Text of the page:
12.21.2007

Sixth Circuit Notes Split Re Appropriate Standard for Reviewing Supervised Release Revocation Sentences Post-Booker

Per U.S. v. Bolds, --- F.3d ----, 2007 WL 4440403 (6th Cir. Dec. 20, 2007):

Post- Booker, the courts of appeals have struggled with the question of whether to continue to review supervised release revocation sentences under the “plainly unreasonable” standard or to apply the Booker “unreasonableness” review standard to such cases. In considering this question, the courts have confronted two issues: (1) whether, by announcing a standard of “unreasonableness” review in Booker, the Supreme Court intended to displace the “plainly unreasonable” standard that the courts had used in reviewing supervised release revocation sentences; and (2) whether there is any practical difference between these two standards.

From the twelve circuits, five different approaches have emerged. FN2 The Fourth and Seventh Circuits have found that Booker did not displace the “plainly unreasonable” standard of review for supervised release revocation sentences and that review under this standard, while similar to review for “unreasonableness,” is not the same. See United States v. Kizeart, 505 F.3d 672, 674 (7th Cir.2007); United States v. Crudup, 461 F.3d 433, 436-439 (4th Cir.2006). The Tenth Circuit appears to agree with the Fourth and Seventh Circuits that Booker did not change the standard of review of supervised release revocation sentences, but concludes that review under this standard is the same as under the Booker-created standard-sentences will be upheld if they are “reasoned and reasonable.” United States v. Tedford, 405 F.3d 1159, 1161 (10th Cir.2005) (quoting United States v. Tsosie, 376 F.3d 1210, 1218 (10th Cir.2004)). The Second, Third, and Ninth Circuits, in contrast, have found that Booker did replace the “plainly unreasonable” standard found in § 3742(e)(4) with an “unreasonableness” standard and, accordingly, have not considered what differences, if any, exist between the two standards. See United States v. Bungar, 478 F.3d 540, 542 (3d Cir.2007); United States v. Miqbel, 444 F.3d 1173, 1176 (9th Cir.2006) (Reinhardt, J .); United States v. Fleming, 397 F.3d 95, 97-99 (2d Cir.2005). The Eighth and Eleventh Circuits have likewise held that Booker reasonableness review should apply to supervised release revocation sentences, but they have additionally indicated that “the reasonableness standard of Booker is the essentially the same as the ‘plainly unreasonable’ standard of § 3742(e)(4).” United States v. Sweeting, 437 F.3d 1105, 1106 (11th Cir.2006); accord United States v. Cotton, 399 F.3d 913, 916 (8th Cir.2005). Finally, our Circuit and the Fifth Circuit have consistently refused to decide either issue. See, e.g., United States v. Smith, No. 07-10041, 2007 WL 4166152, at *1 (5th Cir. Nov. 21, 2007) (unpublished) (“This court has yet to decide which standard of review is applicable to revocation sentences.”); United States v. Jones, 484 F.3d 783, 792 (5th Cir.2007); United States v. Hinson, 429 F.3d 114, 120 (5th Cir.2005); see also supra p. 4.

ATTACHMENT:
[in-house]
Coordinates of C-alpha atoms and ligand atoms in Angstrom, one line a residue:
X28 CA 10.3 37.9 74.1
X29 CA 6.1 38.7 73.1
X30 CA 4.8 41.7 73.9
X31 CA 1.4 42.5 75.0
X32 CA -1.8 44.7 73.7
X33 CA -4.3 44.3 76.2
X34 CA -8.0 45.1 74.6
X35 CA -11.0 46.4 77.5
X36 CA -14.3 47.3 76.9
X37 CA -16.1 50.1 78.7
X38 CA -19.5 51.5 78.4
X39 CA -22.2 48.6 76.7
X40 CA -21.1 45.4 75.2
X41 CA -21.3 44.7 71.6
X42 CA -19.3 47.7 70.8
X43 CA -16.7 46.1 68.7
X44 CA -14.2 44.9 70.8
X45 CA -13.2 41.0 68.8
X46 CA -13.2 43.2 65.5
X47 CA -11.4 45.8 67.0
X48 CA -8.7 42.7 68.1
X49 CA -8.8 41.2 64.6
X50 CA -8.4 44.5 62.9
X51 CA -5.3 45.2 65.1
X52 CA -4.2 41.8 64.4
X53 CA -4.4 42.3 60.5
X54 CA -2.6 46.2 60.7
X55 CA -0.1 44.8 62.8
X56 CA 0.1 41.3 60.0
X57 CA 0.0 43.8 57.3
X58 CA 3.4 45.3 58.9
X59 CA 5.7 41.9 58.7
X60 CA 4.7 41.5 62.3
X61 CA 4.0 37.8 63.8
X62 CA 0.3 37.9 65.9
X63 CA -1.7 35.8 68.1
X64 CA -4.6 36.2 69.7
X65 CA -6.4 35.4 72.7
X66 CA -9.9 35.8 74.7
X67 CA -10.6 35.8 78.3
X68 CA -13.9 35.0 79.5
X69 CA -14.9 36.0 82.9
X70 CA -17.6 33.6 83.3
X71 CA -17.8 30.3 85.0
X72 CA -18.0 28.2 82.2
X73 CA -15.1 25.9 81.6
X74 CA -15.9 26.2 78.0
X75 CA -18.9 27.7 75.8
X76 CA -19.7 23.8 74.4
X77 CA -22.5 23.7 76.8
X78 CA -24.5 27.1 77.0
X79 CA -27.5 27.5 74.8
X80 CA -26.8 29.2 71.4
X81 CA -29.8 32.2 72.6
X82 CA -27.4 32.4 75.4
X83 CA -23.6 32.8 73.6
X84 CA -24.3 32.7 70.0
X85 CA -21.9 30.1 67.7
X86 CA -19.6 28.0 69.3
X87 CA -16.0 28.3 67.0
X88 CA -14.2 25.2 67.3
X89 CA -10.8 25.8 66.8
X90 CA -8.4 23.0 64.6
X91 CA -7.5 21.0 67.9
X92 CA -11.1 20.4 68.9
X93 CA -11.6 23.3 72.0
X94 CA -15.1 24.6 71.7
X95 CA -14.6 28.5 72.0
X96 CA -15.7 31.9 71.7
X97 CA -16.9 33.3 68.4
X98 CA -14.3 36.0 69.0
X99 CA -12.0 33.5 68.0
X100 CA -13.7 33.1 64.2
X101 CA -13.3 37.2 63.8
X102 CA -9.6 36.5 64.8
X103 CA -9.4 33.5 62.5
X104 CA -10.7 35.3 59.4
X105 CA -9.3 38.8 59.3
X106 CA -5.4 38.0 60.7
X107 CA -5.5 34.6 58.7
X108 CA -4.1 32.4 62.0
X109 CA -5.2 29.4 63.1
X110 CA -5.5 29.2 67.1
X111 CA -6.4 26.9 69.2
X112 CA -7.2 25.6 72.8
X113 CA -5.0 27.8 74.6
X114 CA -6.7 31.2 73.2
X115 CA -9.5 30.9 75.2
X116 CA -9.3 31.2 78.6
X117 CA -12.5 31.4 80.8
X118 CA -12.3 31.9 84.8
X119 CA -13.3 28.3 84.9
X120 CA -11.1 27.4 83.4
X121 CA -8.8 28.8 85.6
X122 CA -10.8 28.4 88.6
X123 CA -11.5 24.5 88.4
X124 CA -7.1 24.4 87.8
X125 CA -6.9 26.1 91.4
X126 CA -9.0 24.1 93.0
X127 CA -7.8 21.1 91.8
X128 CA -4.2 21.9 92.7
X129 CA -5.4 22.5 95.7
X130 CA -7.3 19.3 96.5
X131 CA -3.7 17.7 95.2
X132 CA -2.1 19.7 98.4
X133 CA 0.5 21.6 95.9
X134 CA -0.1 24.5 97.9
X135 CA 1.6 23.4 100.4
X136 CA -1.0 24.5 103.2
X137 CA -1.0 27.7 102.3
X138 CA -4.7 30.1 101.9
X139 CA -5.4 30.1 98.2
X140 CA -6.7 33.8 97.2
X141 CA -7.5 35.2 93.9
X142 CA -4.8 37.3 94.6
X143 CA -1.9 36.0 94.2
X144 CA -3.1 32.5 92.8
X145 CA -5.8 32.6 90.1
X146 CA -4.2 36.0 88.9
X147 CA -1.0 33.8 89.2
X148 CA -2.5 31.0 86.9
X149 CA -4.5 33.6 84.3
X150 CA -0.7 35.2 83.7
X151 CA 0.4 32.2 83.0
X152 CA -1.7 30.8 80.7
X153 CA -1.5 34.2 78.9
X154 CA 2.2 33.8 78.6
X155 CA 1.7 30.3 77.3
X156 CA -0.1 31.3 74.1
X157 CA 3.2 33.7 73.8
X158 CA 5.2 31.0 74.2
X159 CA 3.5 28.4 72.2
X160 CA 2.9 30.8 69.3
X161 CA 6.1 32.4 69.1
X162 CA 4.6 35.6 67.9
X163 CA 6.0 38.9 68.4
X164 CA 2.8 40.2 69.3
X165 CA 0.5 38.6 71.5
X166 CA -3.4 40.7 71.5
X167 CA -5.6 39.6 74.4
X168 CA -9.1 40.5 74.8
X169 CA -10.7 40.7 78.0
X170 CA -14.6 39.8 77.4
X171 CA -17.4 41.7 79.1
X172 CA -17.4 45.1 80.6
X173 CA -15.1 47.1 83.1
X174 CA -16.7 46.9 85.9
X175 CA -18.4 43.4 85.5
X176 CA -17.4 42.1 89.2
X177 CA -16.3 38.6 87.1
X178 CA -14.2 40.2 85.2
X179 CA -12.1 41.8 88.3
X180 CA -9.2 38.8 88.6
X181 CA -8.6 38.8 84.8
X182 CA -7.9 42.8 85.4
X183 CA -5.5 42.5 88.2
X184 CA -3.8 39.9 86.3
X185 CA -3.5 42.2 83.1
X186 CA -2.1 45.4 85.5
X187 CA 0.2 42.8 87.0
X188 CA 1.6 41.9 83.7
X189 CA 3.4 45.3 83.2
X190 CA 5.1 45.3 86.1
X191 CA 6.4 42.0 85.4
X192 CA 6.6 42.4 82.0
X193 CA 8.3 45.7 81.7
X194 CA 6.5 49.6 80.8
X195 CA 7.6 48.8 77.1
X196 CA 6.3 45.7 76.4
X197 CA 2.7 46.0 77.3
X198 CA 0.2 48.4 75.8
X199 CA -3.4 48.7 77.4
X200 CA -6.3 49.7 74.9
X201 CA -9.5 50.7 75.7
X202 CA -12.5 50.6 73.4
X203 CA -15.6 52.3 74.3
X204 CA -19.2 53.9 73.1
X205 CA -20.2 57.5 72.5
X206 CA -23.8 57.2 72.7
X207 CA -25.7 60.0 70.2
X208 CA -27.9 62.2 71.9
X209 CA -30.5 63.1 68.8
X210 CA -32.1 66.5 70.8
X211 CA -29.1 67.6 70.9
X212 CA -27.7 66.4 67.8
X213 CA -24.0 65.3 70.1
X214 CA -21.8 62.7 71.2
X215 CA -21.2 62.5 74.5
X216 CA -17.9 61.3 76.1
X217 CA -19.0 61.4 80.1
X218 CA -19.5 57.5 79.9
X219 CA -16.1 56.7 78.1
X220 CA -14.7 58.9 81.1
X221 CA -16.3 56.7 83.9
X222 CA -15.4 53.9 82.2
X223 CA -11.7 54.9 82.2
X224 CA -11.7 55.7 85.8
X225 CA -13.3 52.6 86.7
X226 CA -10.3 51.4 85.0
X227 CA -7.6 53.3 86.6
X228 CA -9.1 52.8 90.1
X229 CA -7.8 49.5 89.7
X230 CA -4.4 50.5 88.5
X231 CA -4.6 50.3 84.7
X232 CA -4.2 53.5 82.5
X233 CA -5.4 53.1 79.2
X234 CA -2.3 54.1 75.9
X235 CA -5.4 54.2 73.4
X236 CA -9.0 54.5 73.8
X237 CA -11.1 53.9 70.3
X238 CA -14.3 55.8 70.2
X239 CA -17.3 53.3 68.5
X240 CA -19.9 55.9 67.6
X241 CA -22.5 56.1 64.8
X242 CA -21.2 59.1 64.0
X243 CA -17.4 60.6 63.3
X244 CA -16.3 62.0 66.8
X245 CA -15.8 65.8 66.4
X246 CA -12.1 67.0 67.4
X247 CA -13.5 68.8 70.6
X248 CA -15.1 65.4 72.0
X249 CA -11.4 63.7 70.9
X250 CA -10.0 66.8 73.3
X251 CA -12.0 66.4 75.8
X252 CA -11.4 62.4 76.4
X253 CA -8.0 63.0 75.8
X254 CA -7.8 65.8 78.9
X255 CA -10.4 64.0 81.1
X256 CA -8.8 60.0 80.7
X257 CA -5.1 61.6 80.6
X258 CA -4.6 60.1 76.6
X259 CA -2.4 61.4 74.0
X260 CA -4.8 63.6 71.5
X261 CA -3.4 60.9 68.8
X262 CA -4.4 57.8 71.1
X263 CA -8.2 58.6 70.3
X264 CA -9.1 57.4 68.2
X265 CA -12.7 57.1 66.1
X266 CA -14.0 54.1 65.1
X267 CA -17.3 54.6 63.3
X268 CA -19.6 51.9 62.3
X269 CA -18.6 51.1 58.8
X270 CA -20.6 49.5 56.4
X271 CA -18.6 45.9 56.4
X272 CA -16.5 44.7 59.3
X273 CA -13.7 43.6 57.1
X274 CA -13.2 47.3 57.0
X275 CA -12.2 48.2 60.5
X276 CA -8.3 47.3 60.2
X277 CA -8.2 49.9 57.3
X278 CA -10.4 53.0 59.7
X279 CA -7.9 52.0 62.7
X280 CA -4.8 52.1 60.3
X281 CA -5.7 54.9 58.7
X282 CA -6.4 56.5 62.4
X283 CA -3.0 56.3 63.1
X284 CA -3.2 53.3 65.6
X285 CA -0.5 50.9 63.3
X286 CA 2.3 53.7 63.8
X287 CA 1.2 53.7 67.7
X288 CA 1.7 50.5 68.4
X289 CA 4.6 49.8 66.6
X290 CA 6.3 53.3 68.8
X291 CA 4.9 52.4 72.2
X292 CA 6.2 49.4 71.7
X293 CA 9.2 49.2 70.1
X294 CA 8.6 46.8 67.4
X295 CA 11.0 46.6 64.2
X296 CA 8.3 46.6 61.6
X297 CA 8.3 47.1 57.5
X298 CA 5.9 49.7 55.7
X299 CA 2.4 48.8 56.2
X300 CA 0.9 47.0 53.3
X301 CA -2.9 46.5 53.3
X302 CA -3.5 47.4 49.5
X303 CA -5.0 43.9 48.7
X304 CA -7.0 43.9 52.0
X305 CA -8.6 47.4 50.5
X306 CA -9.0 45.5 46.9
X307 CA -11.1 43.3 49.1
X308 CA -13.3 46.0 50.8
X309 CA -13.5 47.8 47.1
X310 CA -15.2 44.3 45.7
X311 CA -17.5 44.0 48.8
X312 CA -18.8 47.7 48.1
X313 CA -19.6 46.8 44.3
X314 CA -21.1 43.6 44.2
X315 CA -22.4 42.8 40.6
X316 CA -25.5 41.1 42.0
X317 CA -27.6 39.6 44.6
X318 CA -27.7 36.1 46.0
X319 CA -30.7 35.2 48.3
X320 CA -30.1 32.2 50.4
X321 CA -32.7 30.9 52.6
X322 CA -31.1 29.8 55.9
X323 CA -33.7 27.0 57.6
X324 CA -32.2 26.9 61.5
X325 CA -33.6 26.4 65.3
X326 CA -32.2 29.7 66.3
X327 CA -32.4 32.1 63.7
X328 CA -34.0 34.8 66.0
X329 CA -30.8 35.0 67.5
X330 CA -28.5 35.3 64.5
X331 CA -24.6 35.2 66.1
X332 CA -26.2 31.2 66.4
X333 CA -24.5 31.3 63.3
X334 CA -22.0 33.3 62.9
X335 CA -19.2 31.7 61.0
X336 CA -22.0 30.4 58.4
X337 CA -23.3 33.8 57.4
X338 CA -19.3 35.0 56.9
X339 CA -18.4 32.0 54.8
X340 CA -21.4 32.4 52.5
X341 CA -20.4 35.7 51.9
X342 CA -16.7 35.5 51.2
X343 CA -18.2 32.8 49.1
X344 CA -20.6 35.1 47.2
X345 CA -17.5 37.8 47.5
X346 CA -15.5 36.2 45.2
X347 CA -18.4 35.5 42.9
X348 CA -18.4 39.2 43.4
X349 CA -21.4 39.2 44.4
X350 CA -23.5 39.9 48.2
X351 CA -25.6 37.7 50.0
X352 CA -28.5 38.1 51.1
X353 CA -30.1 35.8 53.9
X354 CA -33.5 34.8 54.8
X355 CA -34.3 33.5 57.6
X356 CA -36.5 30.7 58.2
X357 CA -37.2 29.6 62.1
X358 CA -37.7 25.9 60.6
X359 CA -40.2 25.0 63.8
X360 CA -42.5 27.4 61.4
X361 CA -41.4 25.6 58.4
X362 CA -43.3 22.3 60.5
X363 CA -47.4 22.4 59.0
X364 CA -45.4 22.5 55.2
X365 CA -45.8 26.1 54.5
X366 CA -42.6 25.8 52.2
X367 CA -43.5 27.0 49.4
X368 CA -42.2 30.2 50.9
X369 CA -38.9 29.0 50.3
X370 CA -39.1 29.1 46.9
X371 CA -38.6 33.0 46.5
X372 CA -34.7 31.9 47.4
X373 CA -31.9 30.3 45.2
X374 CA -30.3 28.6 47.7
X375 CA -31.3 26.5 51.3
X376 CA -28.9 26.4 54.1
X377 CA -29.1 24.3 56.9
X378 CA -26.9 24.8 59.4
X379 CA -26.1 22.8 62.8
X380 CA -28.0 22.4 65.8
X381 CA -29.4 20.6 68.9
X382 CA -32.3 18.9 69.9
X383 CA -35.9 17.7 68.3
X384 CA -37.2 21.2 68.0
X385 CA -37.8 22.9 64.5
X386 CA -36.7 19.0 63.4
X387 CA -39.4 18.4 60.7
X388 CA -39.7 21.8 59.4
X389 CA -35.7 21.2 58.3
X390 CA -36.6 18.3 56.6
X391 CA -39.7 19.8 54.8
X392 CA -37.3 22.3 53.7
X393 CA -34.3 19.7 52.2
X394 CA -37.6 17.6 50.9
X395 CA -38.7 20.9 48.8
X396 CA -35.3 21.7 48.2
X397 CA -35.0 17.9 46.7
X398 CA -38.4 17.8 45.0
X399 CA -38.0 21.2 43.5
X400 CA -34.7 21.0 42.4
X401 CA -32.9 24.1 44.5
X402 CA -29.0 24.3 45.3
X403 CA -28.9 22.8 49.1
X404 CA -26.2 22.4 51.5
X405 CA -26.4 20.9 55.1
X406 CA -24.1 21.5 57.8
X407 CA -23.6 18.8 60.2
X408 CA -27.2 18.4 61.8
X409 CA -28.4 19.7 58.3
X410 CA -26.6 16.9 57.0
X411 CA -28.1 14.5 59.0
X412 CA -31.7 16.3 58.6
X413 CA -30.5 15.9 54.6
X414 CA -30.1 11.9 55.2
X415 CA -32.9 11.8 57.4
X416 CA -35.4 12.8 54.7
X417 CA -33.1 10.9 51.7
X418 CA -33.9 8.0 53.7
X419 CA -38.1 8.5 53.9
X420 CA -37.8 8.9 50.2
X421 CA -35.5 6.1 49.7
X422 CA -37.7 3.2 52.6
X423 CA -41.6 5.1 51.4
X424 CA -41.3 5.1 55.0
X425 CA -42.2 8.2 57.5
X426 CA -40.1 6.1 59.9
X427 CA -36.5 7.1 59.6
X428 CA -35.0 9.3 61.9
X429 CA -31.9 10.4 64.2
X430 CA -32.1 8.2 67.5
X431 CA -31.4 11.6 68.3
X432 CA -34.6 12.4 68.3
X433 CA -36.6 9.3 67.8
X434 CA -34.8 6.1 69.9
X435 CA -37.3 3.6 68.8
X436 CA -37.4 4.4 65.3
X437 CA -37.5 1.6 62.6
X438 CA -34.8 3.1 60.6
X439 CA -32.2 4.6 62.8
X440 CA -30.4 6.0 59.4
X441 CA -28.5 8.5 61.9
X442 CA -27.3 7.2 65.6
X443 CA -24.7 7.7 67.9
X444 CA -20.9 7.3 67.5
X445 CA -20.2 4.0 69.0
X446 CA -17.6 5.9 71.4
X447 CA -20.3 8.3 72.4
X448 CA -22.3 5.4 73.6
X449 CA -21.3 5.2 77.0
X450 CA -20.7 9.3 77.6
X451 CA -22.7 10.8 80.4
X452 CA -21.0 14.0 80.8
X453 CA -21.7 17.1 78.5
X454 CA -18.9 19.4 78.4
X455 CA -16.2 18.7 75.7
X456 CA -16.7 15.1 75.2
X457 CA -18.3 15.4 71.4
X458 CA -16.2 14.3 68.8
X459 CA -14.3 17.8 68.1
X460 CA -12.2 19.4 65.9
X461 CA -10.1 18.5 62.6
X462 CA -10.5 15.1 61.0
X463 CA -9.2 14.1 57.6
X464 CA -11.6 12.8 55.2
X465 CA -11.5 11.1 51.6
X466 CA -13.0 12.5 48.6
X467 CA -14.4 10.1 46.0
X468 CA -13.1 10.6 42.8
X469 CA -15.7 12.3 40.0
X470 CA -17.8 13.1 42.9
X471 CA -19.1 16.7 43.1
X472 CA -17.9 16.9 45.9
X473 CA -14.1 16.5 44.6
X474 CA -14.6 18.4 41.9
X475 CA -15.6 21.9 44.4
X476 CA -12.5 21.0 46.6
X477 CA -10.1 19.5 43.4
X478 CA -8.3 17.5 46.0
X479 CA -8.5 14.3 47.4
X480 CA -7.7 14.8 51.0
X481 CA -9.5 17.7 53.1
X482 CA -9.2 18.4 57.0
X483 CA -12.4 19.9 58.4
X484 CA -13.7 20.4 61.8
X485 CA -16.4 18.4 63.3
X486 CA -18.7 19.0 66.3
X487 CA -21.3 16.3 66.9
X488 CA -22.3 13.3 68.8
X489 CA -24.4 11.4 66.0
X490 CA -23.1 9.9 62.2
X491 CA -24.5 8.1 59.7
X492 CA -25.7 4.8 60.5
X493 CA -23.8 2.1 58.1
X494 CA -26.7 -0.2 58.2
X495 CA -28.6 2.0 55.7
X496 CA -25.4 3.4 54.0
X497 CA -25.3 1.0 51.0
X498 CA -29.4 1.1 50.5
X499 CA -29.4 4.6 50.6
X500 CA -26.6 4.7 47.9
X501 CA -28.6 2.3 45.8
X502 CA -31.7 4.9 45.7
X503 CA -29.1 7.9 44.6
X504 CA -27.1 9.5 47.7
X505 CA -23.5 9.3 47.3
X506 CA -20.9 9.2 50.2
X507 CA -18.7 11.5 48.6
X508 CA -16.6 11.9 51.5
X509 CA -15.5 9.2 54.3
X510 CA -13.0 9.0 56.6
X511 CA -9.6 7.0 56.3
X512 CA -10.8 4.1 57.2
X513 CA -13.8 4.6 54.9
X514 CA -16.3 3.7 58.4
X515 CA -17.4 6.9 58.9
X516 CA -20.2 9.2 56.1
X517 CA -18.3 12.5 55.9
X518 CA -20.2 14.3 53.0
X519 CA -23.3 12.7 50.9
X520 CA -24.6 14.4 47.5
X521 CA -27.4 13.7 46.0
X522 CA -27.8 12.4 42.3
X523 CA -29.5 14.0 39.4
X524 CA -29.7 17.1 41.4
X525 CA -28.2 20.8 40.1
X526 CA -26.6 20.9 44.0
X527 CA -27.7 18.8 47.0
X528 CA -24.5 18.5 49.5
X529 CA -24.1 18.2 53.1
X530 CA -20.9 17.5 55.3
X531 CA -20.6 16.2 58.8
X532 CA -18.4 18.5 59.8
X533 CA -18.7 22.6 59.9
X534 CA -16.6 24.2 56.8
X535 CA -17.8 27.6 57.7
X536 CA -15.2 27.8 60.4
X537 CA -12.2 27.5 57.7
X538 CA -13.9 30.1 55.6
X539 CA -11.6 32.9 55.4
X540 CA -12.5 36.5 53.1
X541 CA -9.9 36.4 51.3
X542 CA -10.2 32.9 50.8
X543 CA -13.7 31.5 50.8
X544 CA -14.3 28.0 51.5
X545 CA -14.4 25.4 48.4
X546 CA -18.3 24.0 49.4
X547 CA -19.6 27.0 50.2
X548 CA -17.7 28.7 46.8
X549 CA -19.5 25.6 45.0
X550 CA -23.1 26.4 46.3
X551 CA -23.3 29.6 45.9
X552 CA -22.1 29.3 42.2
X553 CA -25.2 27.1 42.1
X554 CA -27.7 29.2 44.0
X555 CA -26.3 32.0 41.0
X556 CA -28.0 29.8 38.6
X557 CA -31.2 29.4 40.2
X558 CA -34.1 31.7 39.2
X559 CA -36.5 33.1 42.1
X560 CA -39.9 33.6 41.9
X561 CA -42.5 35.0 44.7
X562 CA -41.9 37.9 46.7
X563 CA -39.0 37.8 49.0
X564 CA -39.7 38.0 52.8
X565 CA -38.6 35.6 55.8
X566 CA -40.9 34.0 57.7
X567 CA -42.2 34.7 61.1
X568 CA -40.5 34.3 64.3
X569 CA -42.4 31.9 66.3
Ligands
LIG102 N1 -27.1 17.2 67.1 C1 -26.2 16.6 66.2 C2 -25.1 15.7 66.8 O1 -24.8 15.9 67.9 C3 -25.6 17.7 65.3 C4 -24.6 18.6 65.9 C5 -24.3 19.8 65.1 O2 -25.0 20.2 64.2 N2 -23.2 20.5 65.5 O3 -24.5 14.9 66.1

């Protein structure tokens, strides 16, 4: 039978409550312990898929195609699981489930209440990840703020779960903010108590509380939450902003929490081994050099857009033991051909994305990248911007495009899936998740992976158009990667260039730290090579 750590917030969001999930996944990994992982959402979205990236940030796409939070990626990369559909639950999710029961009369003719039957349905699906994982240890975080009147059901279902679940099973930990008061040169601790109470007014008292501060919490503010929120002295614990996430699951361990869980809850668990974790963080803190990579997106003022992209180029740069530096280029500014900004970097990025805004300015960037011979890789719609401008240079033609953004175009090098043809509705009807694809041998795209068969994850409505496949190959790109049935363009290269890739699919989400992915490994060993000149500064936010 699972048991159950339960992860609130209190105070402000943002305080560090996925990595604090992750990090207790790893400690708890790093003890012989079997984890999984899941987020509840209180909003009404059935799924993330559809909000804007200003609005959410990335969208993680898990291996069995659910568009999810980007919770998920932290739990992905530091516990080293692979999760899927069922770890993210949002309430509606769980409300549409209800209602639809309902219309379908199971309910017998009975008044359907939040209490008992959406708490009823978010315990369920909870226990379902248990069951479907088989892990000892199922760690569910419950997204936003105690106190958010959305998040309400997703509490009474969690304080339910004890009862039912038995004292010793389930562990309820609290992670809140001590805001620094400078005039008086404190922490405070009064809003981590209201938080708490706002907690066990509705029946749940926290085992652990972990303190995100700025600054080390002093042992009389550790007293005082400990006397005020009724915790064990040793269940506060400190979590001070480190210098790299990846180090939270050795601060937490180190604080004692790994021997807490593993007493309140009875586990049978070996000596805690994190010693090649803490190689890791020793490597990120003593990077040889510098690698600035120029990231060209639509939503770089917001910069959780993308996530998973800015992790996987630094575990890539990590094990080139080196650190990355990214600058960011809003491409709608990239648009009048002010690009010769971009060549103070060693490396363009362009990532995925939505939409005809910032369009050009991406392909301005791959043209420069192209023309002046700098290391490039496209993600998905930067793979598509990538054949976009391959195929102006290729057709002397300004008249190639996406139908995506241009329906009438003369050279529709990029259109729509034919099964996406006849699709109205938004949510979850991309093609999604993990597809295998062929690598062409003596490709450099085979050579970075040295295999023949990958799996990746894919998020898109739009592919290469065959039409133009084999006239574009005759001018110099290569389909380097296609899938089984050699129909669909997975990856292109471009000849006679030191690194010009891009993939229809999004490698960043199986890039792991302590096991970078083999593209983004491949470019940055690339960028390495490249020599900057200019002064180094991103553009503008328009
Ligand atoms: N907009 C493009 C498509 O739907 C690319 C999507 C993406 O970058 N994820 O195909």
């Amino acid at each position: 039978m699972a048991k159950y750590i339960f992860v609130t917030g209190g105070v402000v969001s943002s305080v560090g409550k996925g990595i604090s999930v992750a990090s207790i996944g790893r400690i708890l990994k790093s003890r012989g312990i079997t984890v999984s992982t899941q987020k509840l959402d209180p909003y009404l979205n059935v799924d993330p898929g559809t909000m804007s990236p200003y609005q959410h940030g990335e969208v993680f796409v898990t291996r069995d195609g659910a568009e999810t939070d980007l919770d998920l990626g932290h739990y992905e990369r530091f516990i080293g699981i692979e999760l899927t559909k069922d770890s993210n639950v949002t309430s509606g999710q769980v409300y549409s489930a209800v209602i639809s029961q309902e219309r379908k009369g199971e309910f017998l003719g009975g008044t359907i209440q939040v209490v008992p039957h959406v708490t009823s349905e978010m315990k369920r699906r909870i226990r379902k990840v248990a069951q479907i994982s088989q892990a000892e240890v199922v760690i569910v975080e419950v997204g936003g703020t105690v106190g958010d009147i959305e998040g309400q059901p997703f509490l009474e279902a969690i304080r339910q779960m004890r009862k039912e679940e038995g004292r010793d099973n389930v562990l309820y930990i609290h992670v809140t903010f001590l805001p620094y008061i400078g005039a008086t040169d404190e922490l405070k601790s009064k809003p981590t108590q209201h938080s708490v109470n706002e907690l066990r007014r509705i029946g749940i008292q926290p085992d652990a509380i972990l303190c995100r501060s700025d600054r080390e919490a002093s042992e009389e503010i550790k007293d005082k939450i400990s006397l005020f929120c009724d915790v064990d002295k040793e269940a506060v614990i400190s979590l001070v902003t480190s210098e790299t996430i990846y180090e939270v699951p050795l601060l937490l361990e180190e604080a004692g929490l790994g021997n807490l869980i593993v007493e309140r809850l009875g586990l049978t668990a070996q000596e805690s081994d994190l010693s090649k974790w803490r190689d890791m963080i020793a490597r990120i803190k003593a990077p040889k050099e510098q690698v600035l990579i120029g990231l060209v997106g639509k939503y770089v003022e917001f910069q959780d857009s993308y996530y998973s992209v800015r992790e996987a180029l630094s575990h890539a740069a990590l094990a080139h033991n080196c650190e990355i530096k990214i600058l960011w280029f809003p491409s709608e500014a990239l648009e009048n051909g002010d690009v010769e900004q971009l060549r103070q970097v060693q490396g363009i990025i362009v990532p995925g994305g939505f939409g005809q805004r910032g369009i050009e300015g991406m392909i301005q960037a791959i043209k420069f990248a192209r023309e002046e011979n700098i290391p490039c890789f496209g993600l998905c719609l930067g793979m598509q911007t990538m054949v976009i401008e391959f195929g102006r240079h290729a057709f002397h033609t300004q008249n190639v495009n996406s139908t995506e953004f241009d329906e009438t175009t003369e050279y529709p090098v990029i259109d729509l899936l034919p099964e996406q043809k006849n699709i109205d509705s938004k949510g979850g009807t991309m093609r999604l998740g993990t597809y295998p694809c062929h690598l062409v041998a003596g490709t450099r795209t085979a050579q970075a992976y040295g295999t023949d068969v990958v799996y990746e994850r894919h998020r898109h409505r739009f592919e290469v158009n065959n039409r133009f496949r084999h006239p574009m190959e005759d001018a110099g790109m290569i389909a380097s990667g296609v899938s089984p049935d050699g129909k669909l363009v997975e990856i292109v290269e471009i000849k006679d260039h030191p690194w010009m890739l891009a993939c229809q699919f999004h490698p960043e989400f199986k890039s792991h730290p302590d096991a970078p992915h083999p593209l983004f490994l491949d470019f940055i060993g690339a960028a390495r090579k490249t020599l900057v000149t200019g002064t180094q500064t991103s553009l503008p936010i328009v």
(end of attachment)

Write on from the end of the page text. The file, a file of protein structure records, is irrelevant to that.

FN2. W e note, however, that, as a practical matter, there is essentially only a two-way circuit split between those circuits applying the “plainly unreasonable” standard of review (Fourth, Seventh) and those applying “unreasonableness” review (Second, Third, Eighth, Ninth, Tenth, Eleventh), with two circuits undecided (Sixth, Fifth), and two which have yet to confront the issue (First, D.C.).
Having evaluated these various approaches, we find that, while the Supreme Court in Booker did not technically displace the “plainly unreasonable” standard contained in 18 U.S.C. §§ 3742(a)(4) and 3742(b)(4), there is no practical difference between Booker's “unreasonableness” review and the “plainly unreasonable” standard in §§ 3742(a)(4) and 3742(b)(4). Rather than creating a new “unreasonableness” standard of review for supervised release revocation sentences, the Supreme Court in Booker was simply directing appellate courts to apply the same reasonableness standard that they use to review supervised release revocation sentences to their review of all sentences. Accordingly, for the reasons that follow, we hold that post- Booker, this Circuit will review supervised release revocation sentences in the same way that we review all other sentences-“ ‘under a deferential abuse of discretion standard’ for reasonableness.” United States v. Lalonde, ---F.3d ----, No. 06-4563, 2007 WL 4321998, at * 17 (quoting Gall, 2007 WL 4292116, at *2).

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